Question 1
“The accumulation of all powers, legislative, executive, and judiciary, in the same
hands, whether of one, a few, or many… may justly be pronounced the very
definition of tyranny.”
Madison J, Federalist Paper (No.47), 30 January 1788 (Signet Classics 2013).
Discuss the above quotation in relation to the system of Separation of Powers
in the UK.
Question 2
Discuss the extent to which UK membership of the EU and Council of Europe might
have impacted upon theorists’ views of the doctrine of Parliamentary Supremacy.
Question 3
Discuss the extent to which the various political and legal mechanisms under the
UK’s constitutional setup are effective in holding Government to account. Include
discussion of the constitutional conventions of Individual and Collective Ministerial
Responsibility in your answer.
Question 4
“[A]cceptance of the rule of law as a constitutional principle requires that a citizen,
before committing himself to any course of action, should be able to know in advance
what are the legal consequences that will flow from it.”
Lord Diplock, Black-Clawson International Ltd v Papierwerke Waldhof-Aschaffenberg
AG [1975] 591 at 638
Discuss with reference to the ‘thin’ and ‘thick’ schools of thought, citing
academic evidence in support of your argument.
Page 4 of 4
The Public Order Act 2019 (POA) (this is a fictitious Act) sets out conditions on the
conduct of public protests. Below are three sections from the Act:
S1: prior authorisation must be obtained from the police authority where a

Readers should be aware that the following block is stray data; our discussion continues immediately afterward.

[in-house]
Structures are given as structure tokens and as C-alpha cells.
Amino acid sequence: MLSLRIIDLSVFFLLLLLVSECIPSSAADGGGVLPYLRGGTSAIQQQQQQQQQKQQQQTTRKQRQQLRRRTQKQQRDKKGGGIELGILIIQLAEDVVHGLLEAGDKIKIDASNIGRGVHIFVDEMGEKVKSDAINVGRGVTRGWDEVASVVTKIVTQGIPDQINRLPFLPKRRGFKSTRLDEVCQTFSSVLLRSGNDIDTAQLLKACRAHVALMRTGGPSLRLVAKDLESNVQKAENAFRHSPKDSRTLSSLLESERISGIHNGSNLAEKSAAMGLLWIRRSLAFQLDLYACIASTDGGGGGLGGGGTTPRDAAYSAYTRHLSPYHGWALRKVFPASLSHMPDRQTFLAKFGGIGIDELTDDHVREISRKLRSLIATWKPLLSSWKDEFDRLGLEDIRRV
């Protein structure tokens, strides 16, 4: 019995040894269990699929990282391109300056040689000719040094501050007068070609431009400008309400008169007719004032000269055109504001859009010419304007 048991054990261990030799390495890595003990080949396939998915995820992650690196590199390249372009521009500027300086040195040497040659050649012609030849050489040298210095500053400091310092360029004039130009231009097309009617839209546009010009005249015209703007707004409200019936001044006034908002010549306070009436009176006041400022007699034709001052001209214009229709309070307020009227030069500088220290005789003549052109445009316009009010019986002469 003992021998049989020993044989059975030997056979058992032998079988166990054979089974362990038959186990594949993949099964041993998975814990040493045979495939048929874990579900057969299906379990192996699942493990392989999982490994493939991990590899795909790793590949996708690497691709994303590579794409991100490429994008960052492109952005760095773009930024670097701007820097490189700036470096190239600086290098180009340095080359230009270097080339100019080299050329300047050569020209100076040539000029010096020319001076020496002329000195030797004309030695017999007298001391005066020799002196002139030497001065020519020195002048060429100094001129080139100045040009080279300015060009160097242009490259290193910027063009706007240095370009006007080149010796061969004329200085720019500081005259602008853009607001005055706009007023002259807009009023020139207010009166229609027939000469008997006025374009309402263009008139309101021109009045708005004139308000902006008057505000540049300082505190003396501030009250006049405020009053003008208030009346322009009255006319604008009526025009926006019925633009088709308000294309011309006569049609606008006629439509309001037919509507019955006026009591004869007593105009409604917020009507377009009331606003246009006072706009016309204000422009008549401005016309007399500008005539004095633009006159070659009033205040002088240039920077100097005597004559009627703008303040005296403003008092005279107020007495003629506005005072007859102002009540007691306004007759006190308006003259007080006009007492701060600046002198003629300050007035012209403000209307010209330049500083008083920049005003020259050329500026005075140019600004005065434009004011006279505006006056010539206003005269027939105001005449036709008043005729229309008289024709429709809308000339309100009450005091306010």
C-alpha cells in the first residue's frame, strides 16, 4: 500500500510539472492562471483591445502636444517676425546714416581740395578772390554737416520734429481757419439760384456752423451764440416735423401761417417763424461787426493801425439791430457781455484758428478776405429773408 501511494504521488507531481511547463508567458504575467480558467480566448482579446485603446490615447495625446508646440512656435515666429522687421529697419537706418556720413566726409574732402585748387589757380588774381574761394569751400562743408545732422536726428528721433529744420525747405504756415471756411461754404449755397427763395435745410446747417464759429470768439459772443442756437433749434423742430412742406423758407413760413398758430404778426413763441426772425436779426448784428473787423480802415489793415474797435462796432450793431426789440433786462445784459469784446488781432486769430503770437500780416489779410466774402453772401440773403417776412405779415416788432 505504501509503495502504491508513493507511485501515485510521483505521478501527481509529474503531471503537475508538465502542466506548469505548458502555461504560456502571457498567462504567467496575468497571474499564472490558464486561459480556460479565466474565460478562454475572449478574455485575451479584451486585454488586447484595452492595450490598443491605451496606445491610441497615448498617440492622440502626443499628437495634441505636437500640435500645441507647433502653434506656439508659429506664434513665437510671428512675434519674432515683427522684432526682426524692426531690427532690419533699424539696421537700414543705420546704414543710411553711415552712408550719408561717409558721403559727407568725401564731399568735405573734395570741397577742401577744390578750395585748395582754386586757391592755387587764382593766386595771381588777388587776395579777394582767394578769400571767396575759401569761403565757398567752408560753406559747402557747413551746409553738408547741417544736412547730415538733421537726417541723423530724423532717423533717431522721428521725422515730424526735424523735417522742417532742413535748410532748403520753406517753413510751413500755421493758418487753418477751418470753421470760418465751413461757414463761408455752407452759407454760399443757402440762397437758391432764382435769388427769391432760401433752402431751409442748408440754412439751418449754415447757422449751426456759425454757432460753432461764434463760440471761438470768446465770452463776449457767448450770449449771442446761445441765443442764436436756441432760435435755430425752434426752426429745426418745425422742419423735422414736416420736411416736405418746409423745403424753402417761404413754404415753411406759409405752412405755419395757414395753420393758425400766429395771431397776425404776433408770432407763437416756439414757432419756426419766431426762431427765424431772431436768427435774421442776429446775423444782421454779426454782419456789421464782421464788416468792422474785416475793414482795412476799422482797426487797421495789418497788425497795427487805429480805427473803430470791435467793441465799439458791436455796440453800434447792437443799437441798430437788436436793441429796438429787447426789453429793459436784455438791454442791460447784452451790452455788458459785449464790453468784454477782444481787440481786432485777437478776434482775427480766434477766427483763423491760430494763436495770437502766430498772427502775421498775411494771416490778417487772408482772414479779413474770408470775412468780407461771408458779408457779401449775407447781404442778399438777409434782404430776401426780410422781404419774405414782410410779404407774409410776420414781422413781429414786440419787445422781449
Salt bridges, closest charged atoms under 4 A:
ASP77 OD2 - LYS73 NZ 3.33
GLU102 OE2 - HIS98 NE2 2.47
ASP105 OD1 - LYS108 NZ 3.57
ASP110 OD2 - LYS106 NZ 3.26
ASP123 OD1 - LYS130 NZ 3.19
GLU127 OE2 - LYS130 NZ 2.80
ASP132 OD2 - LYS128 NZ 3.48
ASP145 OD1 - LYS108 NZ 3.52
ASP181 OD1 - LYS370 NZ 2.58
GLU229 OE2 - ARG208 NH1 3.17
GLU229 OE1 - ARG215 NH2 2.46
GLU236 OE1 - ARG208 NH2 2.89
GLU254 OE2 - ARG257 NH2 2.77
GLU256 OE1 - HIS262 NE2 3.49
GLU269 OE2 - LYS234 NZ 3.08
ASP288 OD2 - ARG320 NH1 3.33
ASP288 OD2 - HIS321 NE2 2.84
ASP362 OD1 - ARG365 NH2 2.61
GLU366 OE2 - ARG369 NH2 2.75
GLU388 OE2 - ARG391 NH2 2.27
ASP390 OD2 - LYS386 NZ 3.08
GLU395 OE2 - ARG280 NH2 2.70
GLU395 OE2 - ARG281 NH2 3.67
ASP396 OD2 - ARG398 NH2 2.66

public protest
(a) causes an obstruction on a public road, or
(b) involves 50 or more adults.
S2: equipment for a public protest may be confiscated if in the view of the
police the equipment would endanger life.
S3: At least one police officer must attend any public protest where children
are likely to be present.
Daisy is a teacher at Minster Secondary School and runs a ‘Greening the
Environment’ class for 15-year old pupils. On 20th April after school, Daisy’s class
gathered in the school playground to hand out leaflet invitations to other
schoolchildren and their parents to join an anti-pollution protest by helping to clear
away rubbish from the riverbank. Before they could finish handing out the leaflets, the
police arrived and confiscated the leaflets. Daisy immediately asked the Police Chief
for a meeting but the Police Chief refused.
That evening at the riverbank, the police met 50 schoolchildren, a few of them with
their parents, carrying rubber gloves, brushes and rubbish-bags. The police stopped
them from going to the riverbank and confiscated their items including Daisy’s
smartphone before instructing them to go home. The Police Chief told Daisy that the
police had better things to do than waste time “looking after stupid trouble-makers”.
Environmental Rescue (ER) is a campaign group who in the past have been
consulted by the government on some environmental issues, although were not
consulted prior to the enactment of the POA. They wish to challenge the police
Advise Daisy and Environmental Rescue, citing only Public law judicial review